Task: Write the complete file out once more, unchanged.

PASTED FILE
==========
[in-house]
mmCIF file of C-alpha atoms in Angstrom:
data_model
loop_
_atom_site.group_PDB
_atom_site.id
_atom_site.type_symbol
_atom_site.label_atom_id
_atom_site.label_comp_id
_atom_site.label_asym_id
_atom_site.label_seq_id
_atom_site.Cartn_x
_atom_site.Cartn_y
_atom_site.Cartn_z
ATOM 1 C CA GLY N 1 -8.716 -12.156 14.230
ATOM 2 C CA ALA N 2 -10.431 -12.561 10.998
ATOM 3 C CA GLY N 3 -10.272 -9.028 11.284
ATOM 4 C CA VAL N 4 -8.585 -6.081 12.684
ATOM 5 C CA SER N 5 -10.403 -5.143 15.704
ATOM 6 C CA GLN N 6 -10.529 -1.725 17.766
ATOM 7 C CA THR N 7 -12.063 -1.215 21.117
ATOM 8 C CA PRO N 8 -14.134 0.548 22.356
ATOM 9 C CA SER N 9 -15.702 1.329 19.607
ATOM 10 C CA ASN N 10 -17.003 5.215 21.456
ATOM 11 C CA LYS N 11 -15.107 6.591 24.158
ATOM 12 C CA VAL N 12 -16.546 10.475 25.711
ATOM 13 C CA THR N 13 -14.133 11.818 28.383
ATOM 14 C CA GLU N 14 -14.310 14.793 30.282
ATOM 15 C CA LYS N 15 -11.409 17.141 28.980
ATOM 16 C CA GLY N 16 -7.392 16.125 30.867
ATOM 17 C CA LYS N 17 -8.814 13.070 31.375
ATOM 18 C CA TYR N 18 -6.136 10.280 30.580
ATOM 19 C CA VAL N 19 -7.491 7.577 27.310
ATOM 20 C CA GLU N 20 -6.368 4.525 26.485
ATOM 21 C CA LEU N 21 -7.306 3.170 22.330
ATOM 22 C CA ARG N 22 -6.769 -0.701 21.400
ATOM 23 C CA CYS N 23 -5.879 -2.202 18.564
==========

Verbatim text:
[in-house]
mmCIF file of C-alpha atoms in Angstrom:
data_model
loop_
_atom_site.group_PDB
_atom_site.id
_atom_site.type_symbol
_atom_site.label_atom_id
_atom_site.label_comp_id
_atom_site.label_asym_id
_atom_site.label_seq_id
_atom_site.Cartn_x
_atom_site.Cartn_y
_atom_site.Cartn_z
ATOM 1 C CA GLY N 1 -8.716 -12.156 14.230
ATOM 2 C CA ALA N 2 -10.431 -12.561 10.998
ATOM 3 C CA GLY N 3 -10.272 -9.028 11.284
ATOM 4 C CA VAL N 4 -8.585 -6.081 12.684
ATOM 5 C CA SER N 5 -10.403 -5.143 15.704
ATOM 6 C CA GLN N 6 -10.529 -1.725 17.766
ATOM 7 C CA THR N 7 -12.063 -1.215 21.117
ATOM 8 C CA PRO N 8 -14.134 0.548 22.356
ATOM 9 C CA SER N 9 -15.702 1.329 19.607
ATOM 10 C CA ASN N 10 -17.003 5.215 21.456
ATOM 11 C CA LYS N 11 -15.107 6.591 24.158
ATOM 12 C CA VAL N 12 -16.546 10.475 25.711
ATOM 13 C CA THR N 13 -14.133 11.818 28.383
ATOM 14 C CA GLU N 14 -14.310 14.793 30.282
ATOM 15 C CA LYS N 15 -11.409 17.141 28.980
ATOM 16 C CA GLY N 16 -7.392 16.125 30.867
ATOM 17 C CA LYS N 17 -8.814 13.070 31.375
ATOM 18 C CA TYR N 18 -6.136 10.280 30.580
ATOM 19 C CA VAL N 19 -7.491 7.577 27.310
ATOM 20 C CA GLU N 20 -6.368 4.525 26.485
ATOM 21 C CA LEU N 21 -7.306 3.170 22.330
ATOM 22 C CA ARG N 22 -6.769 -0.701 21.400
ATOM 23 C CA CYS N 23 -5.879 -2.202 18.564